Five On Friday 2019: Episode 2

We are a little past due for Five On Friday, the monthly series that brings you five tracks from the Austin music scene hand-curated by yours truly. This is episode 2: and I have to say, the live music capital of the world is delivering some amazing music this year. Let's dig in, shall we?

Here is the 2019 playlist so far:

Five Spectacular Cuts from Austin:

"Daily Interlude" by Jake Lloyd

Jake Lloyd's Daily Interlude is one of those tunes that raises you up whenever you play it. It fits perfectly in the morning, it renews you midday, it let's you know things are all right after all is done, and gets you psyched for what's coming next. I can't stop listening to this song. Jake has taken the advice given to so many musicians but rarely heeded - leave them wanting more. The song clocks in at 2 and half minutes like a motown hit of days past. It's compact but very well arranged - each verse and chorus sets up a different set of tonal colors. The difference between the first and second verses is a great example, verse 1 sets the tone with the throttling organ padding the grooving bass and drums and Jake's solo vocal setting the scene while verse two drops the bass and brings in a falsetto vocal line in a call and answer that you can't help but sing along. Take a listen and I think you'll find it in your heavy rotation very soon.

"Transparency" by Night Glitter

Night Glitter's Transparency is a reverb soaked distant dream of a song. The synth arpeggio and treble splash of e-drums is at once reminiscent of Kraftwerk while the guitar deeply nestled below the french language vocal has a new romantic / new age feeling. You can hear hints of so much of Night Glitter's influences. In this song, as in most of dream pop, it is a question of colors, a wash of tones and space, what might be the musical equivalent of impressionistic art. We hear that in the bass at back in the mix, roughly defined, the occasional guitar part coming just to edge of our awareness. The voice is the star of Transparency, it's sense of other enriched by hearing a french lyric from a band in Austin, Texas. The vocal at times has been given pre-delay or reverse reverb and creates the sense that it comes as an echo from our past. Transparency is an other worldly sound but one that is intriguing and seductive.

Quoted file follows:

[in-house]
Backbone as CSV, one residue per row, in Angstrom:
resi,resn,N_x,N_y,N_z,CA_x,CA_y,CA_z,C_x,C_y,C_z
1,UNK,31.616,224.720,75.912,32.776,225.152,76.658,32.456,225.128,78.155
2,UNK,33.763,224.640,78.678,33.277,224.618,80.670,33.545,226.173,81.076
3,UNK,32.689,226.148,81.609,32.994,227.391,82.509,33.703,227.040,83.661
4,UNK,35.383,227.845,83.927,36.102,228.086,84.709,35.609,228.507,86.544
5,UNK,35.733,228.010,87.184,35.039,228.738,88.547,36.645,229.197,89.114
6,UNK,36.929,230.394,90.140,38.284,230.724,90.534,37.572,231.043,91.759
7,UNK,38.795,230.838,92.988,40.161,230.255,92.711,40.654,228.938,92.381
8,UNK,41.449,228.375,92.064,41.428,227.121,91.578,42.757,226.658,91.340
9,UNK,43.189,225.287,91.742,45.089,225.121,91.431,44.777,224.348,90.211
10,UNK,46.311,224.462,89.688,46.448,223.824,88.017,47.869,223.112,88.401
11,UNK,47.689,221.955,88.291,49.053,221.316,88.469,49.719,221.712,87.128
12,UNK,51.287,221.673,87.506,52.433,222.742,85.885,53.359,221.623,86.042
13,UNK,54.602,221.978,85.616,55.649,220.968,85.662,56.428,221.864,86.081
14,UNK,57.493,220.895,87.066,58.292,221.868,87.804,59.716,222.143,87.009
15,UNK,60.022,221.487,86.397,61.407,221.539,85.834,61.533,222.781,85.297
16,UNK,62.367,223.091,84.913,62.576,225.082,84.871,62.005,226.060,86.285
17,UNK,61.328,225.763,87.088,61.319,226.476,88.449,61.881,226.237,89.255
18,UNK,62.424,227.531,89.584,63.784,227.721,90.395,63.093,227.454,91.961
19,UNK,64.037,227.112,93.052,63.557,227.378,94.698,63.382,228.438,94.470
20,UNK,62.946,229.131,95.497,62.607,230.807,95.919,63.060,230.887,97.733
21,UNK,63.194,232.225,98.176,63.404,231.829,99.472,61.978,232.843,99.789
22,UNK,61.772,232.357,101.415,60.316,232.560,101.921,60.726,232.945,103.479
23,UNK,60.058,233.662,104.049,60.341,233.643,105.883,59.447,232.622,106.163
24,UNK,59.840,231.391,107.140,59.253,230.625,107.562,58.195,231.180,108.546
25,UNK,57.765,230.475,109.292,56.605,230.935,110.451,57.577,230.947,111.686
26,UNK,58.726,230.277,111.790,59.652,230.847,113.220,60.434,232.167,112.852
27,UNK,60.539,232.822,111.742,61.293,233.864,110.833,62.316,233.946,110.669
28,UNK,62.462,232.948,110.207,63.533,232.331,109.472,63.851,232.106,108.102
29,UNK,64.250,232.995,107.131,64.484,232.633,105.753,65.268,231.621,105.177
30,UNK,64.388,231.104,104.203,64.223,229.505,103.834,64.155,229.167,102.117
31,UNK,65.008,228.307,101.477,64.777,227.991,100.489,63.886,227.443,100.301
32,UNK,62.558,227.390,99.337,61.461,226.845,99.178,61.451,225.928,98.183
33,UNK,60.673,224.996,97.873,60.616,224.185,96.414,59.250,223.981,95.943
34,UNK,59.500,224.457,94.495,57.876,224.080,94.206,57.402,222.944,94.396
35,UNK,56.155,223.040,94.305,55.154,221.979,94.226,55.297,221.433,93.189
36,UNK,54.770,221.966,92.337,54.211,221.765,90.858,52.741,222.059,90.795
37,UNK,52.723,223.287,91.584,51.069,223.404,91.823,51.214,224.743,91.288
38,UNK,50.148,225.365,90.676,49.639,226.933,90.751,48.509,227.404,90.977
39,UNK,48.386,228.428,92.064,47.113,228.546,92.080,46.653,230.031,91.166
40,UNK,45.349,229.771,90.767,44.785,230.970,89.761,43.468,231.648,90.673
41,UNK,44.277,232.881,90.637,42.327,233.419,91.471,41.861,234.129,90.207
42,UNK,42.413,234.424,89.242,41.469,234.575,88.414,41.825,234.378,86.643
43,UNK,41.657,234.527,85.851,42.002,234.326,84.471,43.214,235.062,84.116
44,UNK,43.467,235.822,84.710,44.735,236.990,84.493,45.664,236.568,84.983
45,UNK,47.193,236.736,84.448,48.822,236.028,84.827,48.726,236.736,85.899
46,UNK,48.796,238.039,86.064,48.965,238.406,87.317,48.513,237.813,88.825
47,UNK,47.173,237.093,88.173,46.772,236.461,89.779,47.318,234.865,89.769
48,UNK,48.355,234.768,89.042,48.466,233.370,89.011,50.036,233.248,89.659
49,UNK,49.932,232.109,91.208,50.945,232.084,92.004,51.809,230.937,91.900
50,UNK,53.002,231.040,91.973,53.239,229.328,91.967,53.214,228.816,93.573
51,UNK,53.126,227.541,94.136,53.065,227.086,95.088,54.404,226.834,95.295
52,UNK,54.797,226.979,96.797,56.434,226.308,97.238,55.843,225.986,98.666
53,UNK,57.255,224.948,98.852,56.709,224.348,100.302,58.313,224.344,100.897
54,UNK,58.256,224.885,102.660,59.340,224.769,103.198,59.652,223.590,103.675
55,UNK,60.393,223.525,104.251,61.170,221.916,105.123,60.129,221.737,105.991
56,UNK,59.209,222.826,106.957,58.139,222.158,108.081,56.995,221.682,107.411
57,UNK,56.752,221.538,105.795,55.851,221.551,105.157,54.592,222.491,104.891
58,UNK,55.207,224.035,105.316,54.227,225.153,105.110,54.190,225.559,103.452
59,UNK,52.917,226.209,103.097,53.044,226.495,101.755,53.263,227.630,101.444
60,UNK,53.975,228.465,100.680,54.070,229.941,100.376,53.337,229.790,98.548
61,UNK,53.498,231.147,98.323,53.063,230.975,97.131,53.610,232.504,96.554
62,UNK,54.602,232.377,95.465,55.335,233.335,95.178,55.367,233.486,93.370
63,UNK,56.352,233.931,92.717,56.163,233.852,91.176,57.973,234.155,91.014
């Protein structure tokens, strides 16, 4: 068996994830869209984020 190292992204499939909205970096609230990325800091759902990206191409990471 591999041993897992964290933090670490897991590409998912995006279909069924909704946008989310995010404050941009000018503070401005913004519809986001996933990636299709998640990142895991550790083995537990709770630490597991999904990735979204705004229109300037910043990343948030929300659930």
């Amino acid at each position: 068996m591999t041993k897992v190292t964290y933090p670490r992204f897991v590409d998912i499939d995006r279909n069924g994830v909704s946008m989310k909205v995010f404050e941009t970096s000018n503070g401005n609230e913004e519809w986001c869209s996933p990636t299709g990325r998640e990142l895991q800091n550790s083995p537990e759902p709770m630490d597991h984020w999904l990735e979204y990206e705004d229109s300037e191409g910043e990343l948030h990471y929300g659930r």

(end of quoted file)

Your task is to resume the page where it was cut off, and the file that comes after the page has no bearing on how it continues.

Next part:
"Accident Prone" by The Sour Notes

This is the first cover on the Five on Friday playlist. When a band like The Sour Notes records a cover, and this song comes from an album of covers, we get two treats - 1) a new realization of a song that hopefully brings some new insight and 2) the question of what drew them to this particular song, what history is behind that particular choice? Just like you or I, they have a relationship with the songs they've listened to and I always wonder what that song means or has done for them in their life? "Accident Prone" is a song by 90s punk underground heroes Jawbreaker. Having lived through that moment in time, my impression of the song is that the lyrics are particularly strong and lucid. What The Sour Notes have brought to this song is a clear platform for the lyrics, a place to lay them out bare. The forward placement of the acoustic guitar reinforces the intimacy of the confession and tragedy that bleeds through the vocal. If you've never heard the original you can enjoy Accident Prone by the Sour Notes as its' own statement. If you have heard the original you can discover its blurred parts pulled from the distorted angry energy and brought into the light with clarity and precision.

"Monday / Sunday" by Shy Beast

I love a lot about Shy Beast. A few things in particular though, Mariclaire's voice, the guitar playing, and their arrangement skill. Mariclaire's voice is a vacation from so much of modern female vocal performance. I often feel like "The Heartless Bastards" basically broke the mold for vibrato and delivery in the female voice. It's iconic, it's soulful but man, If I never go to another club and hear that vibrato shake and delivery style again I wouldn't be terribly sorry. So when I hear a full, beautiful female voice with technique, range and a unique character I get giddy. Yeah, that's how happy I get, I travel back in time to 1735 and ask Hiddlesworth Piggleston - "what is this feeling?", he answers, "Why that's giddiness, my boy.". There is a bit of "Monday / Sunday" that brings me to "Lovefool" by the Cardigans but also "Invinceable Summer" by KD Lang. The motown "four on the floor" beat drives us through the chorus with Mariclaire's vocal floating on top eventually giving way to a great pop-guitar solo with tasty note choices that dissolve into a drop chorus build through the end of the song. It's a gentle rollercoaster of emotion and energy which the band understates perfectly beneath the vocal. "Monday / Sunday" is catchy while also being breezy - it's everything you want for a summer song. This is my vote.

"Cool Evil"Otis The Destroyer

The guitar in Cool Evil is just that, Cool Evil. After a face-melting intro the groove backs off to bass and drums, a page right out of 1990s grunge. A high thin vocal slices through the chorused guitar and murky foundation all the while building tension and foreboding. Then, there it is, the best monstrously sickening guitar riff I've heard in quite some time at 1:11. It's a perfect thrashing moment of devastation. Otis The Destroyer leads us through another verse eventually into a surprising instrumental finale that feels victorious, epic, and huge. The visual that comes to me when I listen to this song is one of a time traveling anti-hero being spit out into various moments in time and then suddenly being sucked back through time to yet another destination with ferocious speed. That's not far off from the listening experience - OTD is shuttles you through a host of styles and dynamics with might and speed and it's a really fun ride.

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